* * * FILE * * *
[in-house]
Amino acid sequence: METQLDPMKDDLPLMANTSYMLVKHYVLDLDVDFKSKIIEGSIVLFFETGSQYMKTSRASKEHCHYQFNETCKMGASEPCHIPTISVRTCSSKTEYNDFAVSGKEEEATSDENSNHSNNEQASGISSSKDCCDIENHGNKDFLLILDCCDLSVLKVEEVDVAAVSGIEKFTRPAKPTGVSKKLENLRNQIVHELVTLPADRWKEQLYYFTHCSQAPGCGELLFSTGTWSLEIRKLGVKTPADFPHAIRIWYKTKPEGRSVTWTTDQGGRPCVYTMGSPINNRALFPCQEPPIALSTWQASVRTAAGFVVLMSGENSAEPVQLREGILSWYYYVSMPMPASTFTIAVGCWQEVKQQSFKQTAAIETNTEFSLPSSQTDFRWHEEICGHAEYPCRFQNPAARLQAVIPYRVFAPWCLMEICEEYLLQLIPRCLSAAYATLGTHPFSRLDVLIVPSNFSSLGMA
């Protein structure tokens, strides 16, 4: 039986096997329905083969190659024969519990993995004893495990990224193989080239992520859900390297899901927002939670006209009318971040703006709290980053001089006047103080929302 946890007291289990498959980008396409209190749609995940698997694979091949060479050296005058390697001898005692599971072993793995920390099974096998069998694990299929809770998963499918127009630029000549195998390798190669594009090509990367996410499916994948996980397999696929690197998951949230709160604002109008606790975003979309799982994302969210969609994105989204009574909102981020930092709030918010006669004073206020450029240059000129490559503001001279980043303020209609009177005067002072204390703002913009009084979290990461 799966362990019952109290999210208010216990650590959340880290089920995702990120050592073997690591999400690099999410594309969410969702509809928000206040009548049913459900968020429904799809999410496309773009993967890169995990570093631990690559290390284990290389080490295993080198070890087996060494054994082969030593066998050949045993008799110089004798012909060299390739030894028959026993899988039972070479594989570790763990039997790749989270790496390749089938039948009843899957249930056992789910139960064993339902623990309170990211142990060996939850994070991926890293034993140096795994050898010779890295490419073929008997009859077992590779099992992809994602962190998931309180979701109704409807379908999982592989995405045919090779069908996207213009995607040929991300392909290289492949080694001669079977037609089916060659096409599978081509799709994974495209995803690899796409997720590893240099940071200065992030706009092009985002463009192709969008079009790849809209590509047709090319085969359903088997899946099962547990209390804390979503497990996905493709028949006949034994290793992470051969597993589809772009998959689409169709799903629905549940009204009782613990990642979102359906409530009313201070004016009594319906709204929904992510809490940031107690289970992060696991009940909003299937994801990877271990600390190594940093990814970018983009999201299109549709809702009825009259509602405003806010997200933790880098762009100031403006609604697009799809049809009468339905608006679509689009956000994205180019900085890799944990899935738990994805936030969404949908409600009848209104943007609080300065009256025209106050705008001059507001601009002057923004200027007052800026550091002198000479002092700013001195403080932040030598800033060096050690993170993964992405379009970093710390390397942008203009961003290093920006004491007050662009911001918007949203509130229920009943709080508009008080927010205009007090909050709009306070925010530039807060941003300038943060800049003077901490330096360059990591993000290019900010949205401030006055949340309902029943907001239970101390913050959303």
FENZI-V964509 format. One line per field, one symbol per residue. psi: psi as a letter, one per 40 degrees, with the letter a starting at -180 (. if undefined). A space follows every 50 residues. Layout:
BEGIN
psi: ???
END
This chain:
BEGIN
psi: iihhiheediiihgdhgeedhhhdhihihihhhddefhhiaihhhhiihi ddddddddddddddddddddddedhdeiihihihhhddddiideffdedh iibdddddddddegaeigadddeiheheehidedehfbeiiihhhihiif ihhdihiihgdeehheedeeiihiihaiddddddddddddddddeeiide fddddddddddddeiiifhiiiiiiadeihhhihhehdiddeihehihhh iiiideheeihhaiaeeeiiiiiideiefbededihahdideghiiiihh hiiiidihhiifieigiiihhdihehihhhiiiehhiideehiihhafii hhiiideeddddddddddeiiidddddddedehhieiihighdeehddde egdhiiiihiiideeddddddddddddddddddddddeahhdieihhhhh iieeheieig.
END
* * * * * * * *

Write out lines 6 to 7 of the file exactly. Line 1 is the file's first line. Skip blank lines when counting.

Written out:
psi: ???
END